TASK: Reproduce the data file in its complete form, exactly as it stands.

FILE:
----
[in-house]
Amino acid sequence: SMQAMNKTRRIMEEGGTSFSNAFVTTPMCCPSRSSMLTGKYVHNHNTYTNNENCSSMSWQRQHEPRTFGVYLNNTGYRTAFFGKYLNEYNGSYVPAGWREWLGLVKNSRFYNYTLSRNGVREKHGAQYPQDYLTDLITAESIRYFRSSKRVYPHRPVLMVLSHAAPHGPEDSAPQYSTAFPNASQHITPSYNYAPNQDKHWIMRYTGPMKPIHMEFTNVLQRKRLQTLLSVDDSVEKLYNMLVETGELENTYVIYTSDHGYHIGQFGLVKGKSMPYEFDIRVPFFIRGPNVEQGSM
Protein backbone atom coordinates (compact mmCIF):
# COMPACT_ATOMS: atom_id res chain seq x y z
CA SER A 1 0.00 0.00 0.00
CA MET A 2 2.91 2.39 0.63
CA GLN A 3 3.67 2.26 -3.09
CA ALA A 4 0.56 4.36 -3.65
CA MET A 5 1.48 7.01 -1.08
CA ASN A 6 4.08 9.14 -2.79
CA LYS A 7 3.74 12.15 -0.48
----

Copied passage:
[in-house]
Amino acid sequence: SMQAMNKTRRIMEEGGTSFSNAFVTTPMCCPSRSSMLTGKYVHNHNTYTNNENCSSMSWQRQHEPRTFGVYLNNTGYRTAFFGKYLNEYNGSYVPAGWREWLGLVKNSRFYNYTLSRNGVREKHGAQYPQDYLTDLITAESIRYFRSSKRVYPHRPVLMVLSHAAPHGPEDSAPQYSTAFPNASQHITPSYNYAPNQDKHWIMRYTGPMKPIHMEFTNVLQRKRLQTLLSVDDSVEKLYNMLVETGELENTYVIYTSDHGYHIGQFGLVKGKSMPYEFDIRVPFFIRGPNVEQGSM
Protein backbone atom coordinates (compact mmCIF):
# COMPACT_ATOMS: atom_id res chain seq x y z
CA SER A 1 0.00 0.00 0.00
CA MET A 2 2.91 2.39 0.63
CA GLN A 3 3.67 2.26 -3.09
CA ALA A 4 0.56 4.36 -3.65
CA MET A 5 1.48 7.01 -1.08
CA ASN A 6 4.08 9.14 -2.79
CA LYS A 7 3.74 12.15 -0.48